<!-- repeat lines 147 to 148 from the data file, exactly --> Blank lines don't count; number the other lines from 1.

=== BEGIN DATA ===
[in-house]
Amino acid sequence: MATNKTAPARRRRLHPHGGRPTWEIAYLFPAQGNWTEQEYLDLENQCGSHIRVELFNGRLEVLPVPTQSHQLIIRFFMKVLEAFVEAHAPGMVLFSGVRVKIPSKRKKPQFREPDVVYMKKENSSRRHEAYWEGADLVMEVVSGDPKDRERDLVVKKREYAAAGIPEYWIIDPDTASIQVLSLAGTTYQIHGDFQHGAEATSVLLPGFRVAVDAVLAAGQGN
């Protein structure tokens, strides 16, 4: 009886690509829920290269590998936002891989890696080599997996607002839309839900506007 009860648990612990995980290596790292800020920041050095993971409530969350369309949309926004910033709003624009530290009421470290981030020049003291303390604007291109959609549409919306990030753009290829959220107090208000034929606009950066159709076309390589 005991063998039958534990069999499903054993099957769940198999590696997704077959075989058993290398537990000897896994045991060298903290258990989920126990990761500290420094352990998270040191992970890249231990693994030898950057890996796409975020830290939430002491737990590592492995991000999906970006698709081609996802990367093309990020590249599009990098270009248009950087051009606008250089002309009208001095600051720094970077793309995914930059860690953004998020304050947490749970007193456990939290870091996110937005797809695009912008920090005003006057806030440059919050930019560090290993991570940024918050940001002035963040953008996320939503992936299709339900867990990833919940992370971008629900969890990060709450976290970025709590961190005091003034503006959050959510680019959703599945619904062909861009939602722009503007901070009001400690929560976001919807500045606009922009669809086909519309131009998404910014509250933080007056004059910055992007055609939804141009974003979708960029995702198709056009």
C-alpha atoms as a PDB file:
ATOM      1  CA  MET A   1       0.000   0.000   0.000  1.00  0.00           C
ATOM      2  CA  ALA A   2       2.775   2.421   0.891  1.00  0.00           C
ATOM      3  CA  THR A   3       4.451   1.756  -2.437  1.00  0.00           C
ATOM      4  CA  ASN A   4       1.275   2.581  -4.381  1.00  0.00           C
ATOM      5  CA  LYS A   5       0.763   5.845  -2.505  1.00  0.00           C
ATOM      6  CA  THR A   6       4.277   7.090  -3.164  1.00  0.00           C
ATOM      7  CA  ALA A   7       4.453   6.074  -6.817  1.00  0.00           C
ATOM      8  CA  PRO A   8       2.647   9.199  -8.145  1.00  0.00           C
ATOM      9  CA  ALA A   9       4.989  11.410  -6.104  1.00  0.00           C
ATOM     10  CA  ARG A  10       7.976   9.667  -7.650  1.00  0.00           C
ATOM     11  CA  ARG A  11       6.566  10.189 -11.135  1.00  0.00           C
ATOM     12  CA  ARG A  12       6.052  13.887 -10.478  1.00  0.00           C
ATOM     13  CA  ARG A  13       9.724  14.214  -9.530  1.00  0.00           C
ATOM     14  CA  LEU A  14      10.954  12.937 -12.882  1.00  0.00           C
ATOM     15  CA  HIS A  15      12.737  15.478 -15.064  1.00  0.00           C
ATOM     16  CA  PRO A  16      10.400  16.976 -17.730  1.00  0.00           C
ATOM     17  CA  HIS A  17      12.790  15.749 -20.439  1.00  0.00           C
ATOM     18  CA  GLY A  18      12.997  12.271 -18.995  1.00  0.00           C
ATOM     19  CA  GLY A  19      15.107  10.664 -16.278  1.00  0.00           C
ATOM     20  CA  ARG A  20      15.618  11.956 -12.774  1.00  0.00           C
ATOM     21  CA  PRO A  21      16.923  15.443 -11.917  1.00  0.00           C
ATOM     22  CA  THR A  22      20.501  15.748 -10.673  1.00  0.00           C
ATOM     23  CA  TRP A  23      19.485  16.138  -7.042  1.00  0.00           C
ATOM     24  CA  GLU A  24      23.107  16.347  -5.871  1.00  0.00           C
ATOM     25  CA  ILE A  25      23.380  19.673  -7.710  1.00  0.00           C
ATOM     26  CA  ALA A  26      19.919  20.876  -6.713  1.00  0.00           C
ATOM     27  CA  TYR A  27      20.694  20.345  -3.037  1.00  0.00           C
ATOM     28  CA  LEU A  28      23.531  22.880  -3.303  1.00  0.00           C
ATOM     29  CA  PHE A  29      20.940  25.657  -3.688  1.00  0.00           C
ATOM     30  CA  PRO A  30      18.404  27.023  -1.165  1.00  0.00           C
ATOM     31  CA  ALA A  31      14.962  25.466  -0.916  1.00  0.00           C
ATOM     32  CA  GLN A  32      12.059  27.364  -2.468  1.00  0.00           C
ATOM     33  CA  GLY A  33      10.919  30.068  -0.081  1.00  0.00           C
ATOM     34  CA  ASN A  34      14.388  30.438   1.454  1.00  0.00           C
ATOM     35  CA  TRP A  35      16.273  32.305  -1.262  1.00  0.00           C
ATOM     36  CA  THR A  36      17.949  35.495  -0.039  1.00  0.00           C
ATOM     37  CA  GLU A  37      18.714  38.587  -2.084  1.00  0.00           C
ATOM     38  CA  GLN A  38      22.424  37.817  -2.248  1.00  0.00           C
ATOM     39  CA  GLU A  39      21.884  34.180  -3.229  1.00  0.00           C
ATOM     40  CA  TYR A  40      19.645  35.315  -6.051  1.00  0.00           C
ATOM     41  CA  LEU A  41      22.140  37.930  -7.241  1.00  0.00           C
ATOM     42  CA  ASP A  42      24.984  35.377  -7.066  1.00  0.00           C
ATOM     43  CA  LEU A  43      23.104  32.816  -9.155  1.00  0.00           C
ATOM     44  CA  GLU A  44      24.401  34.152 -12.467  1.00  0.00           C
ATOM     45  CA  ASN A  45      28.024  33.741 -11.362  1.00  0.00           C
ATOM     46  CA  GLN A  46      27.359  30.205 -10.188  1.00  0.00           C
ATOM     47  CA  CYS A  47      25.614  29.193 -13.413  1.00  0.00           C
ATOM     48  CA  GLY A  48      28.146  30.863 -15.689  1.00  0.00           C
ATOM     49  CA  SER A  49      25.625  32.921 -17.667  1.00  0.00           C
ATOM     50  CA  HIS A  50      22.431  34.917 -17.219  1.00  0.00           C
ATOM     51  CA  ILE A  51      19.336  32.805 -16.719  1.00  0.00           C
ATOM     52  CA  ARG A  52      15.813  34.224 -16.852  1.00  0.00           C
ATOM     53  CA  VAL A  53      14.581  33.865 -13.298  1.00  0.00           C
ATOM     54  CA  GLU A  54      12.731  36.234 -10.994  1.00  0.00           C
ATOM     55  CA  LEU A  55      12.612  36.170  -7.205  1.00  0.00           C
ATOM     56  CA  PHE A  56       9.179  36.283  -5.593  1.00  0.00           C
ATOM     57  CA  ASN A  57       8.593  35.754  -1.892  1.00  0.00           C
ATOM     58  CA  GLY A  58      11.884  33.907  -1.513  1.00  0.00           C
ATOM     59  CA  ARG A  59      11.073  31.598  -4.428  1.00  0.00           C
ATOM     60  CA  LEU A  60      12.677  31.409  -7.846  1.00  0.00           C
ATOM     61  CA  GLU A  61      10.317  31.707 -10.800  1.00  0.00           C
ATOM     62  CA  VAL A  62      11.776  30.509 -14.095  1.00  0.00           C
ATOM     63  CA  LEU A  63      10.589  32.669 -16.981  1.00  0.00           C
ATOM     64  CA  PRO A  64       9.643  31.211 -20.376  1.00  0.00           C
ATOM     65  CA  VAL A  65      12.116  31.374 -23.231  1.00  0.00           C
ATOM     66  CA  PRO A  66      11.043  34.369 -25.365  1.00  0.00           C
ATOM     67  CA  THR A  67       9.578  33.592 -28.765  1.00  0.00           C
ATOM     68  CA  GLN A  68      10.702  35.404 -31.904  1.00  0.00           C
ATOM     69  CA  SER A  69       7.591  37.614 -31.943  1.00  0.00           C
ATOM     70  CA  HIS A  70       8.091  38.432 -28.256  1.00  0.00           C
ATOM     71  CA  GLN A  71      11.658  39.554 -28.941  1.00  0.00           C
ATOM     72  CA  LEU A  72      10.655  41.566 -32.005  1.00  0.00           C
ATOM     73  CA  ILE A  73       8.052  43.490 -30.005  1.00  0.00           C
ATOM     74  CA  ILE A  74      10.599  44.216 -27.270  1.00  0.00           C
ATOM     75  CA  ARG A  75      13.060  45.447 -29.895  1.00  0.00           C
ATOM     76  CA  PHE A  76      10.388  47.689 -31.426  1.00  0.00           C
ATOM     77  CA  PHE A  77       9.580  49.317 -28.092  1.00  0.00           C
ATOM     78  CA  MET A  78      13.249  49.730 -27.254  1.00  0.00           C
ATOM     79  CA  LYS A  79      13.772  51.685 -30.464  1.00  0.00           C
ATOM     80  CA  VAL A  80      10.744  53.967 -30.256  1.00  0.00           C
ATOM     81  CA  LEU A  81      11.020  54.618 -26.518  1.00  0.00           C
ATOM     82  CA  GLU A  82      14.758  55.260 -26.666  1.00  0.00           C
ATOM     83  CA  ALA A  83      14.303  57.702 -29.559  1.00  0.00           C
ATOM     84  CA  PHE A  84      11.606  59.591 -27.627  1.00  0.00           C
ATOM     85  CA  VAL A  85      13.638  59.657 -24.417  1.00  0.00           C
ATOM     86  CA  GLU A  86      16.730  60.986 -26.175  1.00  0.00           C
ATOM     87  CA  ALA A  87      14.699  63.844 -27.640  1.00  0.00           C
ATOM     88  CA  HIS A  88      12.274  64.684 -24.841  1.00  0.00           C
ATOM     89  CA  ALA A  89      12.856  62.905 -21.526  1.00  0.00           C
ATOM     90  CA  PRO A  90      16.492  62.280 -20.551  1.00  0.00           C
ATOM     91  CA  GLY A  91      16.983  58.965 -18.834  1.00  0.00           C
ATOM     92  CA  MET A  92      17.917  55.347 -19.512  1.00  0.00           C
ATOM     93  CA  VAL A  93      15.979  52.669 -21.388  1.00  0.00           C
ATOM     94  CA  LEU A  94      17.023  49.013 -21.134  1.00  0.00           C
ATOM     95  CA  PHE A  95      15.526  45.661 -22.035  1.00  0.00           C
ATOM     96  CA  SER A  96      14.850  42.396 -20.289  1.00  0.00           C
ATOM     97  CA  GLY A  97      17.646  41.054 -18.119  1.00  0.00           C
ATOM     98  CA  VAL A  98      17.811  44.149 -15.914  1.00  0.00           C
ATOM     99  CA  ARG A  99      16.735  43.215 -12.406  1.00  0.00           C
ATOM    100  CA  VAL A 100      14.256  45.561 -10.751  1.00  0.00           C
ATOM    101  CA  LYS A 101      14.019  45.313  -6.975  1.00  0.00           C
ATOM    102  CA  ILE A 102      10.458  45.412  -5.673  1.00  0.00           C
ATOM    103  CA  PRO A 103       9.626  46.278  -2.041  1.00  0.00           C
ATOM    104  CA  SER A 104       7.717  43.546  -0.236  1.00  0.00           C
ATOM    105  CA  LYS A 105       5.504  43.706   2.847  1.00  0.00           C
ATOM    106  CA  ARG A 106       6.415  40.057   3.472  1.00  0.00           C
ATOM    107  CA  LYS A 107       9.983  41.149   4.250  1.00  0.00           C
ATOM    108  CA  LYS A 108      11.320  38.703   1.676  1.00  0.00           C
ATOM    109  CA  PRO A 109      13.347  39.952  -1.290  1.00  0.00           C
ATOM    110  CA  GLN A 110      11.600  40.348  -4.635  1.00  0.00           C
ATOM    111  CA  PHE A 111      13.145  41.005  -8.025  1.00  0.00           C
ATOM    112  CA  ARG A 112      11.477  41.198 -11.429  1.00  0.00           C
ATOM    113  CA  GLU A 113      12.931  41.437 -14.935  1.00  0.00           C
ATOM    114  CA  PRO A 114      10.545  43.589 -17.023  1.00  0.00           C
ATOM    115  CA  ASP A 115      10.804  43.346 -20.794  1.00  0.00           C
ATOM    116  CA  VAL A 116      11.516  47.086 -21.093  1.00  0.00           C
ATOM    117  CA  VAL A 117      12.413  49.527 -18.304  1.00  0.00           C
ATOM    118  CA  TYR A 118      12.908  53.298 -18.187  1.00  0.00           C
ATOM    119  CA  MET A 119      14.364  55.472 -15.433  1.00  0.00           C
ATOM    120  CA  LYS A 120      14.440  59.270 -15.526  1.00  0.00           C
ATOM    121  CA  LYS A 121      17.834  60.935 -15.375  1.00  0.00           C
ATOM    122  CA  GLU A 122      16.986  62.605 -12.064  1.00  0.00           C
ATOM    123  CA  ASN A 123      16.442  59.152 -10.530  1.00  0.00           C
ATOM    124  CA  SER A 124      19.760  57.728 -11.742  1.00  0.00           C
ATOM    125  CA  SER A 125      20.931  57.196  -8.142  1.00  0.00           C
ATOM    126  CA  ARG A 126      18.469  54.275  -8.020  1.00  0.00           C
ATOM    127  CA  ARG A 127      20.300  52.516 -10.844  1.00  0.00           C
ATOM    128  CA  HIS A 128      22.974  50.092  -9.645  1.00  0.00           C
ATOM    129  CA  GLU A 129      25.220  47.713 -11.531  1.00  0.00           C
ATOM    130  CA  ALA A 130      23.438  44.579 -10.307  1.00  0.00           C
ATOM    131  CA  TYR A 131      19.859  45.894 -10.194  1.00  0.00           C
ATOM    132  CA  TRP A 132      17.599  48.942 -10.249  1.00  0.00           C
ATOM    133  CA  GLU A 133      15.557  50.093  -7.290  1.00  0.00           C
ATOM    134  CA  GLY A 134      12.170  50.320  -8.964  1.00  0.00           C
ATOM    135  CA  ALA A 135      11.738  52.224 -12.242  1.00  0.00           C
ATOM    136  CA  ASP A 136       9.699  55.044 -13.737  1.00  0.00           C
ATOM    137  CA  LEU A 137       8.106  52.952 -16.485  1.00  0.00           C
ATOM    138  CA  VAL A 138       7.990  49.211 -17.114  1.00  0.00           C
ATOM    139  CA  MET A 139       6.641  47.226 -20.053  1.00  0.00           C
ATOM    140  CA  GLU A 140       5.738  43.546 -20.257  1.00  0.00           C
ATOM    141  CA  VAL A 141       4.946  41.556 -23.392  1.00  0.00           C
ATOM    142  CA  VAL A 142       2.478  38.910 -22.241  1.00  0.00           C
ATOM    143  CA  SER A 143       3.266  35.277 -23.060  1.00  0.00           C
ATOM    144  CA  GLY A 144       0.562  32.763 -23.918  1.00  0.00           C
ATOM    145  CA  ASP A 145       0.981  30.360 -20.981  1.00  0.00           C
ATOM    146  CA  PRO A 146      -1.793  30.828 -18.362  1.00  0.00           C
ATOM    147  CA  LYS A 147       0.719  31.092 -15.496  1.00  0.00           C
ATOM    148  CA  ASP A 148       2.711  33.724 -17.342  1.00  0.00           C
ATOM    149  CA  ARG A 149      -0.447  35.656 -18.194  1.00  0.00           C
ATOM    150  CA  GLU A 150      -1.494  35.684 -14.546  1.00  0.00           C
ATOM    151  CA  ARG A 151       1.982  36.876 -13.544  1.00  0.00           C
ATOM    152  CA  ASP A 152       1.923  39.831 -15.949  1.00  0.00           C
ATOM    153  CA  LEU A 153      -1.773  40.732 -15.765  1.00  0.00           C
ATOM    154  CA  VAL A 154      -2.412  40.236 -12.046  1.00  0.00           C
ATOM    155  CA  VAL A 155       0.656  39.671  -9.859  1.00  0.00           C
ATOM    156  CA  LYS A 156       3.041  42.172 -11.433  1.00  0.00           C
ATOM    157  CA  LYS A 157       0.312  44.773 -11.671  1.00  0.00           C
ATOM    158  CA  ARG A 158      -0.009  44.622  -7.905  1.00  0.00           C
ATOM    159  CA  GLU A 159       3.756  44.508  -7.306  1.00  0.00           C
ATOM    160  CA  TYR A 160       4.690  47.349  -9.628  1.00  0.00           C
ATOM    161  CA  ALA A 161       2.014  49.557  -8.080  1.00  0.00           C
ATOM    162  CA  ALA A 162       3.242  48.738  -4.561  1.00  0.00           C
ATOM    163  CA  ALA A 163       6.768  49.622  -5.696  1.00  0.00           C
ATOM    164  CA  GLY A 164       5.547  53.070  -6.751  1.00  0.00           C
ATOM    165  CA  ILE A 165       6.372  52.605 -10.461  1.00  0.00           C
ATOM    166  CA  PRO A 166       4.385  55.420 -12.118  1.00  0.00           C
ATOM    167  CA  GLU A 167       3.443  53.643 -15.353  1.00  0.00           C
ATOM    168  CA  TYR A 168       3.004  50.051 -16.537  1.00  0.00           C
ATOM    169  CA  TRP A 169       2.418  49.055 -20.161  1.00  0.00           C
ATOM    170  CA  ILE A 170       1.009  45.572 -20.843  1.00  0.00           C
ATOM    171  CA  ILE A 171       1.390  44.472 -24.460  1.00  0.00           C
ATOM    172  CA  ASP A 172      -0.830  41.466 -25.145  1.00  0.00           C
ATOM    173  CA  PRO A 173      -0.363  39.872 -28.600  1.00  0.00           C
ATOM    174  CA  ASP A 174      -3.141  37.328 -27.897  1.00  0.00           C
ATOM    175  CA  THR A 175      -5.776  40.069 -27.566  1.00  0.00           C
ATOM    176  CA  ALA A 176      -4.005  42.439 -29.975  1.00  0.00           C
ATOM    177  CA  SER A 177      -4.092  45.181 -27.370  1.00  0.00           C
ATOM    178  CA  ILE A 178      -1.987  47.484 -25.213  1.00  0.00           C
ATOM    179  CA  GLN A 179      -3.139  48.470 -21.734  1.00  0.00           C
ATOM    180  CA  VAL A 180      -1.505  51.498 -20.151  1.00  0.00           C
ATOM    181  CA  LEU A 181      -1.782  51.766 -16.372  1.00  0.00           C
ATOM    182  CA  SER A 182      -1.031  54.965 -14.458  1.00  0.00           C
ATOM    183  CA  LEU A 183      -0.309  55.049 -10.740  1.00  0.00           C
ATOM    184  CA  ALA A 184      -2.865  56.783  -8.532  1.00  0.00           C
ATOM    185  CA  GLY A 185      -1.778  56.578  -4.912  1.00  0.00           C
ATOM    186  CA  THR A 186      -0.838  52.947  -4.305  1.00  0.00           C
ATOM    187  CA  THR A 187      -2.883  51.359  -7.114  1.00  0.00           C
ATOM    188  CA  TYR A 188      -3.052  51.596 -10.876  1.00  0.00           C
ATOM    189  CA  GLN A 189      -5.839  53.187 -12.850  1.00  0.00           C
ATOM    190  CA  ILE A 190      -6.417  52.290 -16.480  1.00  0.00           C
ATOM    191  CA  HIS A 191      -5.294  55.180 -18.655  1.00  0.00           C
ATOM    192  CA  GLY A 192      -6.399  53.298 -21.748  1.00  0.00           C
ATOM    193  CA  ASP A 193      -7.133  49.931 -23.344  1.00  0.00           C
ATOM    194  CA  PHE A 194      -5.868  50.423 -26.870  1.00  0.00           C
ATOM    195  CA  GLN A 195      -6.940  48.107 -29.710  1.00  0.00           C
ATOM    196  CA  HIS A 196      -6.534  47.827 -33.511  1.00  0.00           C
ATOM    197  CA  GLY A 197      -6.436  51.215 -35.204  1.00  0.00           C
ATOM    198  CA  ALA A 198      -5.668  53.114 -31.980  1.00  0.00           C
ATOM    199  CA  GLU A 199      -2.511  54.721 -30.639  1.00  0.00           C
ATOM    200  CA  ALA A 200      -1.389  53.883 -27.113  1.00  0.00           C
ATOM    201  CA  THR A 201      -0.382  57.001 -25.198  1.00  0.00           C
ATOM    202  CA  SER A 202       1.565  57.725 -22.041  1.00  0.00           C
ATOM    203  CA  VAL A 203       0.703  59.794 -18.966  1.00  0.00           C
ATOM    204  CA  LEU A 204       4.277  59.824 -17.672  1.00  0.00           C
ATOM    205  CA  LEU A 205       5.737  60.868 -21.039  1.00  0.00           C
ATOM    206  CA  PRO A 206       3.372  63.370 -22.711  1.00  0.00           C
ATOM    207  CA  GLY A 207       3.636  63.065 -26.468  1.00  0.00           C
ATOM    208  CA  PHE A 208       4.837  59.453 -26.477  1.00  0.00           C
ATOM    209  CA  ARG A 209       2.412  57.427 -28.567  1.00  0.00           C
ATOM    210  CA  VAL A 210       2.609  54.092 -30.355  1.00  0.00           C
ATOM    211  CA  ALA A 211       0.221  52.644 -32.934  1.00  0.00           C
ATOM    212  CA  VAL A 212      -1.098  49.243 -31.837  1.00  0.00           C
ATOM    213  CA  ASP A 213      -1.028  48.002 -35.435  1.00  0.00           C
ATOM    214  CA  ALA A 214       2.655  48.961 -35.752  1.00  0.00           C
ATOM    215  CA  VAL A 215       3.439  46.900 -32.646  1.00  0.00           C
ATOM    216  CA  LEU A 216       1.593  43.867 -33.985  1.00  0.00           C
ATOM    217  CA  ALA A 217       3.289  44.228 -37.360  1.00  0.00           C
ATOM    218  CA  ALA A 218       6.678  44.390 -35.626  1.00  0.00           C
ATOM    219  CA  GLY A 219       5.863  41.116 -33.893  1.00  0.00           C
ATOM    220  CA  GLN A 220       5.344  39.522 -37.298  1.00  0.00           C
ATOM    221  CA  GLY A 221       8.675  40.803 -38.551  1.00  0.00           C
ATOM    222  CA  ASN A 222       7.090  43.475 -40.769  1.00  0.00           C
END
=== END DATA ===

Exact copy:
ATOM    143  CA  SER A 143       3.266  35.277 -23.060  1.00  0.00           C
ATOM    144  CA  GLY A 144       0.562  32.763 -23.918  1.00  0.00           C